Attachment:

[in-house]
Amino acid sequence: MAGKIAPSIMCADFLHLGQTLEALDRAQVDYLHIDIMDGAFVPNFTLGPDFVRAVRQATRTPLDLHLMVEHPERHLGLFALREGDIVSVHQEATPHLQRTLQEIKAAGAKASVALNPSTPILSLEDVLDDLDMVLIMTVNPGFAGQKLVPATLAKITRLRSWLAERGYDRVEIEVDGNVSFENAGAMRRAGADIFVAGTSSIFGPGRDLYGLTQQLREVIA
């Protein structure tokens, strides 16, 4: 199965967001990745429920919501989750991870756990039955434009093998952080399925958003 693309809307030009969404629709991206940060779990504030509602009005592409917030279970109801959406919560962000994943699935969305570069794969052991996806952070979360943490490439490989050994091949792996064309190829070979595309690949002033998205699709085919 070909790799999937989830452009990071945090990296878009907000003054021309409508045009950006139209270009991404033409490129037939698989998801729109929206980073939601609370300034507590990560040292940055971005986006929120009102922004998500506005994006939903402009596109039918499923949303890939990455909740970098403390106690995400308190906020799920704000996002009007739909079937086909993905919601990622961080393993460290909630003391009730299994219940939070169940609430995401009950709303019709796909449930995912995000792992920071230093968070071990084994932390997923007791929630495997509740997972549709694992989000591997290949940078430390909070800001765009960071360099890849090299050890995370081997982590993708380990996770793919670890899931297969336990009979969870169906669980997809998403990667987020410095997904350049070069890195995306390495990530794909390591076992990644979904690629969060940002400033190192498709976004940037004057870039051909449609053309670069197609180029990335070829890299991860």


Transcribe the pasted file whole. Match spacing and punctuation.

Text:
[in-house]
Amino acid sequence: MAGKIAPSIMCADFLHLGQTLEALDRAQVDYLHIDIMDGAFVPNFTLGPDFVRAVRQATRTPLDLHLMVEHPERHLGLFALREGDIVSVHQEATPHLQRTLQEIKAAGAKASVALNPSTPILSLEDVLDDLDMVLIMTVNPGFAGQKLVPATLAKITRLRSWLAERGYDRVEIEVDGNVSFENAGAMRRAGADIFVAGTSSIFGPGRDLYGLTQQLREVIA
């Protein structure tokens, strides 16, 4: 199965967001990745429920919501989750991870756990039955434009093998952080399925958003 693309809307030009969404629709991206940060779990504030509602009005592409917030279970109801959406919560962000994943699935969305570069794969052991996806952070979360943490490439490989050994091949792996064309190829070979595309690949002033998205699709085919 070909790799999937989830452009990071945090990296878009907000003054021309409508045009950006139209270009991404033409490129037939698989998801729109929206980073939601609370300034507590990560040292940055971005986006929120009102922004998500506005994006939903402009596109039918499923949303890939990455909740970098403390106690995400308190906020799920704000996002009007739909079937086909993905919601990622961080393993460290909630003391009730299994219940939070169940609430995401009950709303019709796909449930995912995000792992920071230093968070071990084994932390997923007791929630495997509740997972549709694992989000591997290949940078430390909070800001765009960071360099890849090299050890995370081997982590993708380990996770793919670890899931297969336990009979969870169906669980997809998403990667987020410095997904350049070069890195995306390495990530794909390591076992990644979904690629969060940002400033190192498709976004940037004057870039051909449609053309670069197609180029990335070829890299991860």